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Is The Sky The Limit For U.S. Shale?

Oilprice profile picture


  • The IEA’s forecast that U.S. shale will dominate the oil market over the next three years because of skyrocketing shale production made global headlines on Monday.
  • The industry could run into a series of headwinds that could slow production growth, starting with demands from investors to see higher returns.
  • There are a variety of bottlenecks that could constrain output and slow growth.

“Last year, it was drill, baby, drill,” John Hess, CEO Hess Corp., told the audience at the CERAWeek Conference in Houston on Monday. “This year, it's show me the money.” He argued that shale drillers are feeling pressure from investors to post profits, which could slow the pace of development.

Yet, so far, while the newfound and highly-touted capital discipline mantra is being talked about quite a lot, it has not translated into a slower pace of drilling. The U.S. is breaking production records every week, and output is growing at a blistering rate.

However, that doesn’t mean that the growth rate will continue, or that U.S. shale will add nearly 4 million barrels per day over the next five years, as the IEA predicts.

There are a variety of bottlenecks that could constrain output and slow growth. For instance, with so much drilling concentrated in a relatively small area in West Texas, there are shortages of oilfield services, fracking crews, labor, and frac sand.

Last year, the backlog of drilled but uncompleted wells (DUCs) mushroomed as shale E&Ps drilled more wells than they could complete. The completion rate is now on the upswing, up 79 percent from a year ago, according to Reuters. But the number of DUCs is also rising, illustrating a persistent bottleneck in completion services. There are other holdups, including takeaway capacity for natural gas and limits on gas flaring, which could hamper oil production.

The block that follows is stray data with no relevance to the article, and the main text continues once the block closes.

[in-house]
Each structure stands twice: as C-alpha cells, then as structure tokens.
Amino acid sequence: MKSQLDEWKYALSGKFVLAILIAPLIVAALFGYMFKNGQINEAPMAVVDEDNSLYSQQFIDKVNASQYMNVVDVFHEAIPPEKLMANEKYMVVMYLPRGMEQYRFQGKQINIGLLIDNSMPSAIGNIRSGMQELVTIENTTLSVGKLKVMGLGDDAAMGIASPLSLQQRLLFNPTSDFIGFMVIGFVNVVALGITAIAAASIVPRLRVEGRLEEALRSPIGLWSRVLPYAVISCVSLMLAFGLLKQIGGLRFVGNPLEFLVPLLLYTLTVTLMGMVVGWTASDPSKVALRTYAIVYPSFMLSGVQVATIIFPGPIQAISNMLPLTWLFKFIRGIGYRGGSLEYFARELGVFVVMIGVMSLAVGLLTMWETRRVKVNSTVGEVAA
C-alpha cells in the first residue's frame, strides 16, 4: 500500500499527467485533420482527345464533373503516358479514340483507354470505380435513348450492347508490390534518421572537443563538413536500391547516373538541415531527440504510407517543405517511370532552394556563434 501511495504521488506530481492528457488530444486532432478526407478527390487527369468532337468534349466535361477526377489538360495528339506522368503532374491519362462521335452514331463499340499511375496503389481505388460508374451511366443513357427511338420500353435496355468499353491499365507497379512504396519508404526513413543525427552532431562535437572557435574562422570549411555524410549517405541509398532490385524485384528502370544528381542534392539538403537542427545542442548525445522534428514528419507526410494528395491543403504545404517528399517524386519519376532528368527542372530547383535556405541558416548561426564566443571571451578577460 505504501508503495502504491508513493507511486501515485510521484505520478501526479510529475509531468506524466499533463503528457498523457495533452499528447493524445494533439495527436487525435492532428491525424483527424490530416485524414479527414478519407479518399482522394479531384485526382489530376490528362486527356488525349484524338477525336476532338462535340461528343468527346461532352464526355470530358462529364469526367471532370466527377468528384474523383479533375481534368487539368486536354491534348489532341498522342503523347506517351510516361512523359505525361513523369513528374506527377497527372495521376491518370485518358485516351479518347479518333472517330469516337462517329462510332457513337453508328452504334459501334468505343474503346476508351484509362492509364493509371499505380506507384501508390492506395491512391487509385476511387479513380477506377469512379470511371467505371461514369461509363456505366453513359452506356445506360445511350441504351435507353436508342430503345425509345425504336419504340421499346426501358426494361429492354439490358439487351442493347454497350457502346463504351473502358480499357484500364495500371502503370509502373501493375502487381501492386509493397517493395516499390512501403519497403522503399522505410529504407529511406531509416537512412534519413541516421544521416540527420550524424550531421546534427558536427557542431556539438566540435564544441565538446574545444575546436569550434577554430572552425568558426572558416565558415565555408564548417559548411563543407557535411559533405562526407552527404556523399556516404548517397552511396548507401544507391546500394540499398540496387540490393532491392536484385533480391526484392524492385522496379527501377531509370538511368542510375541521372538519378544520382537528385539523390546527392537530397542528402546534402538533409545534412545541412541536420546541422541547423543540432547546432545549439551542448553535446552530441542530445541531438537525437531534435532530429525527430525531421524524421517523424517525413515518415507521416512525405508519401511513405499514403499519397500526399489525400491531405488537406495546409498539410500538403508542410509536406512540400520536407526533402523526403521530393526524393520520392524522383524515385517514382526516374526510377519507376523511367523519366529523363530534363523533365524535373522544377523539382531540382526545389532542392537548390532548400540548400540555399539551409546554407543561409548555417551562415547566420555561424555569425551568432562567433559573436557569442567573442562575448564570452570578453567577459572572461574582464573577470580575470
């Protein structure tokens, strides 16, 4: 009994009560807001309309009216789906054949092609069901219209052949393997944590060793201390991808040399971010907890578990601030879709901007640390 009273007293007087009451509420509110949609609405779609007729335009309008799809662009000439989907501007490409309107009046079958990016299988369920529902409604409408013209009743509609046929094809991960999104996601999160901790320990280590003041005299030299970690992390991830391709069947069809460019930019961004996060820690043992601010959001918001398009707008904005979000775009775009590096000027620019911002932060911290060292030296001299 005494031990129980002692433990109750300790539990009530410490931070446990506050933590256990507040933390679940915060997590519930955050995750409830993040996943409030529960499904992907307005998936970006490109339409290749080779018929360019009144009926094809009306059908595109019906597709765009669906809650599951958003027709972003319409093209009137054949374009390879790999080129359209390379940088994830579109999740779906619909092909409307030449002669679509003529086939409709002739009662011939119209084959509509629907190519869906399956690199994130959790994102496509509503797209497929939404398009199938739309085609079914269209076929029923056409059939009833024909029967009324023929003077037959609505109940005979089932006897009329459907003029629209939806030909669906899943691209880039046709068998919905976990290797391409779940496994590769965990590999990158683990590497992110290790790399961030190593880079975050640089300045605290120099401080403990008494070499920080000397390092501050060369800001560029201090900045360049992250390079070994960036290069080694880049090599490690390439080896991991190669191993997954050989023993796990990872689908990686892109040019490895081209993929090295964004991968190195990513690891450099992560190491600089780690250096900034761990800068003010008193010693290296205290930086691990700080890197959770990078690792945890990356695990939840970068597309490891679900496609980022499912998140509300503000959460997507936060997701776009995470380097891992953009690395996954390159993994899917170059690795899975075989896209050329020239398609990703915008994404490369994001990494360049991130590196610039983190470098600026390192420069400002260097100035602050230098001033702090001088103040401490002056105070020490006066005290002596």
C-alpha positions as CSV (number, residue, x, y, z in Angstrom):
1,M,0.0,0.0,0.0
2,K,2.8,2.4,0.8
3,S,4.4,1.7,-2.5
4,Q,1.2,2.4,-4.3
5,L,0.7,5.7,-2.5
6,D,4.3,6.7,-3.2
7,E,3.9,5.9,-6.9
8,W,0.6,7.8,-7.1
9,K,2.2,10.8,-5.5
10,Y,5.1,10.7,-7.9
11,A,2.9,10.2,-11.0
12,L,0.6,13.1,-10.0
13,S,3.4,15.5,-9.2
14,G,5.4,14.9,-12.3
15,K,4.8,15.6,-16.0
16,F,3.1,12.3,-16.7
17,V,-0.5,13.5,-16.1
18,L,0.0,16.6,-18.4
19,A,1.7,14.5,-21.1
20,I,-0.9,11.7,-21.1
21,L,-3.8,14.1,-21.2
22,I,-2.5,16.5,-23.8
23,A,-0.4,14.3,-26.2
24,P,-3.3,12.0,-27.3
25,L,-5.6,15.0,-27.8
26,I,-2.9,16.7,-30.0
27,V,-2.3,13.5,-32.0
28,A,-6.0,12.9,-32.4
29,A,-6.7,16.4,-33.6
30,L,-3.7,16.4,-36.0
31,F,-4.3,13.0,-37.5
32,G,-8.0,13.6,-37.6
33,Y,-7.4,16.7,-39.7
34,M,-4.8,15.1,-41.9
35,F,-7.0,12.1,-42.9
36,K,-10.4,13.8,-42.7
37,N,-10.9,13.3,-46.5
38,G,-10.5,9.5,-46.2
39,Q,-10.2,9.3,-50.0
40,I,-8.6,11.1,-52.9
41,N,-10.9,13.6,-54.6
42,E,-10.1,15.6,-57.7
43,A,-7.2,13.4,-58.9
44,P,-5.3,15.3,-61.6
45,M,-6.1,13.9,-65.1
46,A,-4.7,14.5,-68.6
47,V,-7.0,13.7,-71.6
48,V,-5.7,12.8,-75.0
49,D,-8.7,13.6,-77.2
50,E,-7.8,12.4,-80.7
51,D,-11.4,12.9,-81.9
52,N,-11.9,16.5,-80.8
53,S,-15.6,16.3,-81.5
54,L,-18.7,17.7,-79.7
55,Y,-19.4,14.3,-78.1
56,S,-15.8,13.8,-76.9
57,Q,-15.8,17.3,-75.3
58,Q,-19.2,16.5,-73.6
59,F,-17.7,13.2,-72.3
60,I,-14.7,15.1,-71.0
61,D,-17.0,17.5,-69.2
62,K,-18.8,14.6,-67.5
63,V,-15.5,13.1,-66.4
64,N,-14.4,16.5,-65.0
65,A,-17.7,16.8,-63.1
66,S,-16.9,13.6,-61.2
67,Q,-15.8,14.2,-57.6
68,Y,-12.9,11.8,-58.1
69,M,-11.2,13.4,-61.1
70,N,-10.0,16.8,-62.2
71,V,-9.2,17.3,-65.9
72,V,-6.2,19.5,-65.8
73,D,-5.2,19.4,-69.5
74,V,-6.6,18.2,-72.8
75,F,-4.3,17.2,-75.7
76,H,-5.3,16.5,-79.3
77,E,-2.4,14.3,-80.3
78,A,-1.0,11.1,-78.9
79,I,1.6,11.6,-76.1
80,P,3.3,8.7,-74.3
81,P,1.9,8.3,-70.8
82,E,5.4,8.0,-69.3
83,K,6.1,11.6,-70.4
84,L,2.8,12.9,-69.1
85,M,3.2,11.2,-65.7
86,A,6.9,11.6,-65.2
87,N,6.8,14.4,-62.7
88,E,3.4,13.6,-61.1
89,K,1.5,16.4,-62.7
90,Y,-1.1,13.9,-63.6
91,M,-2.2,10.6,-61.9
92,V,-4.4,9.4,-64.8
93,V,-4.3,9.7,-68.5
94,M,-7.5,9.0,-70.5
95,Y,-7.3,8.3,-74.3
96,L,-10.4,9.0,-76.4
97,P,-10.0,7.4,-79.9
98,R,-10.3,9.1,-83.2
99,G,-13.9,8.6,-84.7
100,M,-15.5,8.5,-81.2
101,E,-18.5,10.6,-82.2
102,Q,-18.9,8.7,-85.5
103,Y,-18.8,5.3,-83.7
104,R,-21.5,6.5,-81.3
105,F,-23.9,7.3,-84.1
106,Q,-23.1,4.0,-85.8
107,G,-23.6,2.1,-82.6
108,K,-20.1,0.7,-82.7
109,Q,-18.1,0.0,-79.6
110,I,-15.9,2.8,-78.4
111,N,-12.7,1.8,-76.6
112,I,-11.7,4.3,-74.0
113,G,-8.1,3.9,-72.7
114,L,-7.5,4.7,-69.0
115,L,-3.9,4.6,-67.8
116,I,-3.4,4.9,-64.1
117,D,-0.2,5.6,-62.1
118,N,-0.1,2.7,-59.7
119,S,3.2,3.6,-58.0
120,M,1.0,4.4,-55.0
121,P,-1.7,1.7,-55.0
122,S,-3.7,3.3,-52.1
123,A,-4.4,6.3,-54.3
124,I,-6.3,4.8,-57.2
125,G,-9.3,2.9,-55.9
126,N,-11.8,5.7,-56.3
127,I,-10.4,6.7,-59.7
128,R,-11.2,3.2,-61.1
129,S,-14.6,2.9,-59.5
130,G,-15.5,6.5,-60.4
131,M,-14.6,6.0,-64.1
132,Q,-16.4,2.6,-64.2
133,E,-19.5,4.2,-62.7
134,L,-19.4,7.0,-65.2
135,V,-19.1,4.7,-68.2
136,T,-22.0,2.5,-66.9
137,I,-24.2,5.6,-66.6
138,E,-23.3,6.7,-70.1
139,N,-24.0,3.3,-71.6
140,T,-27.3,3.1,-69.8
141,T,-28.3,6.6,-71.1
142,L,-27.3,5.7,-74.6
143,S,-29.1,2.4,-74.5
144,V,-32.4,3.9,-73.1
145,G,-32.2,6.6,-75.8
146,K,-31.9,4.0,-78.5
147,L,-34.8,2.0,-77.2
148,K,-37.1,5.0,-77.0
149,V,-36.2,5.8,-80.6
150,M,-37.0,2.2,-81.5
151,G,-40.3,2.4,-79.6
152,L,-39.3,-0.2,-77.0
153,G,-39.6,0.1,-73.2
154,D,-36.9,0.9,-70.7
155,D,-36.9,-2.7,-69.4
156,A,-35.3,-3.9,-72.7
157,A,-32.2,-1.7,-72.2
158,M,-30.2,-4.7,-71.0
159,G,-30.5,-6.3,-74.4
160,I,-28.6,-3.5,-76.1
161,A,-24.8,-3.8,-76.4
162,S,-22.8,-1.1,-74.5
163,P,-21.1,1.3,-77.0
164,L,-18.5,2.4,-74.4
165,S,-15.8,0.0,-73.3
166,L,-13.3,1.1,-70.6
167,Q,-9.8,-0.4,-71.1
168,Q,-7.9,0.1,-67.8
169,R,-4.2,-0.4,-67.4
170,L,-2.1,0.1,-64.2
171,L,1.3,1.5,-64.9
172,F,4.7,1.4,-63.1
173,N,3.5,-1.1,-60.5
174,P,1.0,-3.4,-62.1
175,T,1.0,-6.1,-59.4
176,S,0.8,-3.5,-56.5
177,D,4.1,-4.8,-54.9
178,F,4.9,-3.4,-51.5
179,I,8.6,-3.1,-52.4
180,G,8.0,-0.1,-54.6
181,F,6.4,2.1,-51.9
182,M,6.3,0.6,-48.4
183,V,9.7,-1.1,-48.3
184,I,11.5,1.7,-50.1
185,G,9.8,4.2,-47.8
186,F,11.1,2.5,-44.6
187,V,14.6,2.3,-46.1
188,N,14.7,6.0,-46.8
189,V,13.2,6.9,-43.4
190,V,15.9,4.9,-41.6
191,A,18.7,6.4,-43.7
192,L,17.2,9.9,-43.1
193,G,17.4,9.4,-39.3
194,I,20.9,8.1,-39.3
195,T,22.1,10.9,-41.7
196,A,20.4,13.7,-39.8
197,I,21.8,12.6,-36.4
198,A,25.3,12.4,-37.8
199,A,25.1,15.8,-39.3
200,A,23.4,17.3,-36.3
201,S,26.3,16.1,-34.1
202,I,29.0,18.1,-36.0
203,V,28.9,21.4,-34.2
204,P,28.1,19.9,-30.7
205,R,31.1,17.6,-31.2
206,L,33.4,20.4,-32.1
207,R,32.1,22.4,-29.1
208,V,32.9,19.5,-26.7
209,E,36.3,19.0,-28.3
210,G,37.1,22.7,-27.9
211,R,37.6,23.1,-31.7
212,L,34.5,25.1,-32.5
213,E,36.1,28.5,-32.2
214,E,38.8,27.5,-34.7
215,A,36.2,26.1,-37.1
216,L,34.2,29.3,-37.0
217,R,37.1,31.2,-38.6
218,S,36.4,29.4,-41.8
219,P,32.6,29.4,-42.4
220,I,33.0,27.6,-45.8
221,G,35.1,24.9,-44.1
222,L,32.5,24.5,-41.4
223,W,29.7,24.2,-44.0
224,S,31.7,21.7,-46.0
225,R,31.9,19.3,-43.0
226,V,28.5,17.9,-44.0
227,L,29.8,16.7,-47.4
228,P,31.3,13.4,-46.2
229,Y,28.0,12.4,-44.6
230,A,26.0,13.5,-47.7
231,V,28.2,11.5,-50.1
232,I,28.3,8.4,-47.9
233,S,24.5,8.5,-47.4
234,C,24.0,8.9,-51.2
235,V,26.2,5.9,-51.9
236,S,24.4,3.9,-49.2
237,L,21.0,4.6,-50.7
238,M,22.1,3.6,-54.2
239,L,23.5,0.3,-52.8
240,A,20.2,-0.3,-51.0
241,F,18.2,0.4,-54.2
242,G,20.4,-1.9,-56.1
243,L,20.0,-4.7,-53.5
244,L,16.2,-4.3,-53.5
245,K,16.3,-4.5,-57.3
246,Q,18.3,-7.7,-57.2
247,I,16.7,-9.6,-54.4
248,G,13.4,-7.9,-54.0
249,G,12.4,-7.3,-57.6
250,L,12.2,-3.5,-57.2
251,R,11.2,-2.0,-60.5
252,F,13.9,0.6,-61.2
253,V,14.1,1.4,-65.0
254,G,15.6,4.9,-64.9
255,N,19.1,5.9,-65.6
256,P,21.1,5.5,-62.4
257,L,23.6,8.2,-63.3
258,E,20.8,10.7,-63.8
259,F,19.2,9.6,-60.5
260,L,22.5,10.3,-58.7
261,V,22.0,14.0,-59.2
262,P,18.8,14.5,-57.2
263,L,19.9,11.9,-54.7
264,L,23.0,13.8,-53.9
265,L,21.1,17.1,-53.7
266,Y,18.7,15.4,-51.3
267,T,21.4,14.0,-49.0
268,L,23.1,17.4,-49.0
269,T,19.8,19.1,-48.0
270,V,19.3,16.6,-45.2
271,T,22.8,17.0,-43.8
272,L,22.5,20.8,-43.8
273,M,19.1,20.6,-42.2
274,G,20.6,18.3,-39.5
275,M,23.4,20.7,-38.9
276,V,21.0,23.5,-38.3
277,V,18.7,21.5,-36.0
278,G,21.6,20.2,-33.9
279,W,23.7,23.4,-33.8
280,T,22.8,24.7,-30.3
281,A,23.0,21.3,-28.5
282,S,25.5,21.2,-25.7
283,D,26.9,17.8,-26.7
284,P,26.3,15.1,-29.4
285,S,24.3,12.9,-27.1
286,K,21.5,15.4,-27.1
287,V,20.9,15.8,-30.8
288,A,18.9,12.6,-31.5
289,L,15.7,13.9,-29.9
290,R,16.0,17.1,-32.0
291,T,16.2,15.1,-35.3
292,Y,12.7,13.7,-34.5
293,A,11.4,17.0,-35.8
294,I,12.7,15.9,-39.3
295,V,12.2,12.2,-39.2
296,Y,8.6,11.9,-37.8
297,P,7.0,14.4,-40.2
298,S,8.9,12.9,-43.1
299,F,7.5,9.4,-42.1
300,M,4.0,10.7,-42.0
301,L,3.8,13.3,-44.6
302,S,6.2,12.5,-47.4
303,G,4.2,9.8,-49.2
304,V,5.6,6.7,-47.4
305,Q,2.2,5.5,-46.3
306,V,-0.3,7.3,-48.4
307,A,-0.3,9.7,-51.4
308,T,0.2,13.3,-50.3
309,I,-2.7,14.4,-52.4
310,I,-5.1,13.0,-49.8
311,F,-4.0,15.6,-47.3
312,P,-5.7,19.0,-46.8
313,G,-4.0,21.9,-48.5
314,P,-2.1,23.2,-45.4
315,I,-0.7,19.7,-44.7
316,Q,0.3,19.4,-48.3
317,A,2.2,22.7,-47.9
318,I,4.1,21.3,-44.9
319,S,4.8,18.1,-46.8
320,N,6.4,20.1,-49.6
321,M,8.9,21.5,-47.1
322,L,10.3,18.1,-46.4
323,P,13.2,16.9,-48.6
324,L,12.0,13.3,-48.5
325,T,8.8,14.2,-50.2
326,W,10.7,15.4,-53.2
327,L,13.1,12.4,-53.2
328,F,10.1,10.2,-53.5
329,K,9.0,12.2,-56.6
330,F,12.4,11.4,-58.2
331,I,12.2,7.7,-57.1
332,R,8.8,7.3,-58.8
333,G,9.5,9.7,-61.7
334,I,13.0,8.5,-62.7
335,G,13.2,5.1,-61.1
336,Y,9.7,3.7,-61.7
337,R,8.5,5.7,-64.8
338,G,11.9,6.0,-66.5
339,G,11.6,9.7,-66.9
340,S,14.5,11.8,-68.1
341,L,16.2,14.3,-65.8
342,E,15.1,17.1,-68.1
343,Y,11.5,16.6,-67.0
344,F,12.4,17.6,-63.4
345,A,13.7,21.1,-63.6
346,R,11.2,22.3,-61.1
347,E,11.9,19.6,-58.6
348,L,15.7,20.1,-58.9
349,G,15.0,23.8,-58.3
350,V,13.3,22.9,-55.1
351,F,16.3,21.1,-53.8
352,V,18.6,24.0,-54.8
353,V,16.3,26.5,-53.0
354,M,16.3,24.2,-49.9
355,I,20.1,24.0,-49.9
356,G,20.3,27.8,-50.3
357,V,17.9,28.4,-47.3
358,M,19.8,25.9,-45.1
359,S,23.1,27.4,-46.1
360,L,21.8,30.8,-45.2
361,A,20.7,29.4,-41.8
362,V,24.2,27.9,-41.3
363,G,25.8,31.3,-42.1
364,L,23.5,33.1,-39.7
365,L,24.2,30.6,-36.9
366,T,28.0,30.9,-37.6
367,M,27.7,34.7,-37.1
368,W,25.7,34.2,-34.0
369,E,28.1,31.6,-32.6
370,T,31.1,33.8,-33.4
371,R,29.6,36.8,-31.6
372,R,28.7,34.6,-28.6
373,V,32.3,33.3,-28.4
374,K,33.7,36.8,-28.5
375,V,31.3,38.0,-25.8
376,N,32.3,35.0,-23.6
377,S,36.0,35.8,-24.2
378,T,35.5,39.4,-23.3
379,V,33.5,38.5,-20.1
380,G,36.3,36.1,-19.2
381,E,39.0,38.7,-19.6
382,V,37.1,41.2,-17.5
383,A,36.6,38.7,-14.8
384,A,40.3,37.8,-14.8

All of these constraints could lead to cost inflation, as well as slower-than-expected production growth. The most prominent warning on this front could come from Mark Papa, the former chief executive at EOG Resources, a well-known Texas shale driller. Now heading up a smaller shale company, Centennial Resource Development Inc., Papa told the WSJ that the aggressive oil production forecasts from the likes of the IEA and EIA

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Oilprice profile picture
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Comments (4)

OrangeElvis profile picture
Good stuff, thank you.
08 Mar. 2018
It doesn't help things much that every red-blooded American rushed to the dealerships to line up for Suburbans, Tahoes, Jeeps, Durangos & just about every other type of thirsty heavy vehicle. Ever since this swing started and prices fell below $3/gallon. Hummer H2's are as common as Civics these days. We are doing everything we can as fast as we can to bury ourselves in shortage again. Way to learn from the last supply shortage. A new Cash for Clunkers program might already be on the horizon!
johnny..cage profile picture
Don’t blame them blame the fake media IEA/EIA. It’s not even crude the growth is in since mid 17 it’s mainly 45+ condensate.
OrangeElvis profile picture
This fact is just mind-blowing and feeds the "conspiracy theorist" in me that there is a concerted effort to keep a lid on prices.
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